Koi Fish

By Jeff Rugg

August 29, 2018 5 min read

Q: Several years ago, I bought some inexpensive Japanese koi and they eventually had babies in the pond. There are quite a few. Will they become very valuable as they get larger?

A: There are several things that go into the pricing of koi. In judging how valuable any animal is, there must be some rules. For example, you can go to the pound to buy a puppy. You can also go the pet store and get a more valuable dog, or you can go to a breeder and get one that has a pedigree with a grand champion lineage. The reason each animal is a different price is that someone judged it to be worth a certain price. Just like you would take a dog or horse to a dog show or horse show, there are shows for koi and goldfish.

The fish breeders in Japan start with the best champion fish. Just like anyone else, the breeders do not have an unlimited amount of pond space. So, after the babies start to grow, they need to cull out any fish that will not eventually grow up to be champions (and, therefore, new breeding fish).

Any obvious weakness is noticeable on even a small fish, so the fish is culled out early. The fish are not unhealthy; they just don't match the judging standards. These fish are exported out of Japan. As the fish grow, more judging defects become noticeable and the fish are sold. The larger (and older) the fish gets before being culled, the better the fish will rank in the judging at a show. The very best fish never leave Japan.

The breeders are culling fish to make money. A large, good-quality fish is worth more than either a small good fish or a large low-quality fish.

If your fish were more than 18 inches long when they came from Japan, they could have spent four years growing in nutrient-rich mud-bottom ponds. They often take eight years to grow to that size in our much more sterile plastic-lined ponds. Their color pattern stabilizes after about four years, so larger fish are more likely to stay higher quality.

Koi purchased at a large size have survived many cullings. If yours have won any prizes, then they might be worth breeding in a controlled manner. If your koi were small when purchased and there was a mixed breeding, then you will probably not end up with any valuable koi. You cannot make a koi better than its bloodline. Through good pond care, you can make it the best it can be, or with bad conditions like overcrowding or poor-quality food, you can make it worse.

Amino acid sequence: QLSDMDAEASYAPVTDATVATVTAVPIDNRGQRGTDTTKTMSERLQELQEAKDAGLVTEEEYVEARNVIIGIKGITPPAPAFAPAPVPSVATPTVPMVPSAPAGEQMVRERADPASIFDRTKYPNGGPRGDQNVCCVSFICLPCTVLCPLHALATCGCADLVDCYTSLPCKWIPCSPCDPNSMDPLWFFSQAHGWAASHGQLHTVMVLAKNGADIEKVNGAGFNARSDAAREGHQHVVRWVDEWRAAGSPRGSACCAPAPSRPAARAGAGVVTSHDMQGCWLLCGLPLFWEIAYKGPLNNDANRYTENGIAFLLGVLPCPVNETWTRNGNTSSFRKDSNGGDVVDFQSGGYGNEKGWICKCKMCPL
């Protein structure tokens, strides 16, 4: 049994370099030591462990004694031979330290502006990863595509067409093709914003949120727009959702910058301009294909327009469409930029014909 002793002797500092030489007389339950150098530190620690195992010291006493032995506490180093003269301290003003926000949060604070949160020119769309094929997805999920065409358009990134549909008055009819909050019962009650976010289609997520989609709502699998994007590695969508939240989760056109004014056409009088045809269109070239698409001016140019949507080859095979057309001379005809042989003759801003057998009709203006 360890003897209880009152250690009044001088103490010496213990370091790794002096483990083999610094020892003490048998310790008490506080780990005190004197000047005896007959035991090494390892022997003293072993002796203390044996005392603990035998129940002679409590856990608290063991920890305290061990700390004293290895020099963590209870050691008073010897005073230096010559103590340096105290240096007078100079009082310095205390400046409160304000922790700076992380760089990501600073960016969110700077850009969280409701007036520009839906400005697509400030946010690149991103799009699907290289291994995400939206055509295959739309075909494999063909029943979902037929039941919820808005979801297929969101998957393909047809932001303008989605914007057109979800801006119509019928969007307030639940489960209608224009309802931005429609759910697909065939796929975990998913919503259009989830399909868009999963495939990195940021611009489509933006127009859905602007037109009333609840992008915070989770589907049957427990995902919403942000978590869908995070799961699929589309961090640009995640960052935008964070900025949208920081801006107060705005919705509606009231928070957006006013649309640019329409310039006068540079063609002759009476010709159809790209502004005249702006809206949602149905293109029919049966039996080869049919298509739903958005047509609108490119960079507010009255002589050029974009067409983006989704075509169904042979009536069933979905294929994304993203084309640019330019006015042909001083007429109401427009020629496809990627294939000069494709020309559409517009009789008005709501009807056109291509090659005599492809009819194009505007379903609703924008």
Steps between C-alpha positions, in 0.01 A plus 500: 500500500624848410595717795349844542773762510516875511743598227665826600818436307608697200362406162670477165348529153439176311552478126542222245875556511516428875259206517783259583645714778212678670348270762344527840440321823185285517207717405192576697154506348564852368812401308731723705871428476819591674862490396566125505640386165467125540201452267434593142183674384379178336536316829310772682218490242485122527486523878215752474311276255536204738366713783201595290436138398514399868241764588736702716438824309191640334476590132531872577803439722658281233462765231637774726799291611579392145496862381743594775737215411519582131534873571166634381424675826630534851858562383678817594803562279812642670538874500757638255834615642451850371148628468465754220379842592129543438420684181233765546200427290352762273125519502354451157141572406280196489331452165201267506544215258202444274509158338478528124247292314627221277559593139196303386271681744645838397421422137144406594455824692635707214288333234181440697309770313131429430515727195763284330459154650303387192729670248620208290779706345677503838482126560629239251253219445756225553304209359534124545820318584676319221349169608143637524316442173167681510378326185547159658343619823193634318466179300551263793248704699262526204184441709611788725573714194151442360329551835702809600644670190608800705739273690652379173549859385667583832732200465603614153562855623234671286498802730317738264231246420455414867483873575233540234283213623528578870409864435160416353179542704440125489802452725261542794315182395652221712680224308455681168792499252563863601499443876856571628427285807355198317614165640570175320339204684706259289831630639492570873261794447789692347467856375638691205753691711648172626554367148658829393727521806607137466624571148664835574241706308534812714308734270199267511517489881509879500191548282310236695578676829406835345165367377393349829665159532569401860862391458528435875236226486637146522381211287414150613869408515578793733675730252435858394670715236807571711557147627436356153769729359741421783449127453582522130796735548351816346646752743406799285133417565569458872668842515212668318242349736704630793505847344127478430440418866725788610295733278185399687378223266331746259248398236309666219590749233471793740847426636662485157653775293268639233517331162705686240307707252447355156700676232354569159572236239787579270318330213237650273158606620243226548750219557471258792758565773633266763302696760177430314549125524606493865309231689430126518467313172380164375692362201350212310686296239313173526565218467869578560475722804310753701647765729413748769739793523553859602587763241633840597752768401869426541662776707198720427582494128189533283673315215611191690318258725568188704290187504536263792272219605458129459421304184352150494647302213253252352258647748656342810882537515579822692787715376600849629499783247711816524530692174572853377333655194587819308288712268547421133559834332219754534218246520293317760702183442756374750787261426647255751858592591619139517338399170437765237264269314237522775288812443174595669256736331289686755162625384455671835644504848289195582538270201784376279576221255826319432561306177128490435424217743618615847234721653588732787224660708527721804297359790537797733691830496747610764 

Q: How are the koi judged at a show?

A: The Associated Koi Clubs of America, or AKCA, has an official training program for certifying judges. Judges are selected for each show, and they have specific rules to follow.

It is more complicated than I have room for here, but a quick summary is that a fish is typically judged based on a possible 100 points. The first 30 points are for the conformation of the body shape, how full-bodied and muscular the fish is. Female fish are thicker than males and get more points in this category, which is why most small imported koi are males.

The next 30 points are for the color; it should be vibrant, uniform and thick, like painted on lacquer. The black should be like charcoal, with no scales visible underneath. The white color on the body and head should be pure like milk.

The next 20 points are for the overall color pattern, which should be artistic but balanced. The AKCA has a poster of the basic color patterns so you can see what a fish should look like.

The first 80 points are easier to understand than the last 20, which are divided into two 10-point groups. The first is for overall quality and elegance, which is subjective at best. The last is for how imposing the fish appears; in other words, do the other fish get out of its way when it swims around? The fish in a show only have to beat the other fish in that show.

Email questions to Jeff Rugg at [email protected] To find out more about Jeff Rugg and read features by other Creators Syndicate writers and cartoonists, visit the Creators Syndicate website at www.creators.com.

Photo credit: at Pixabay

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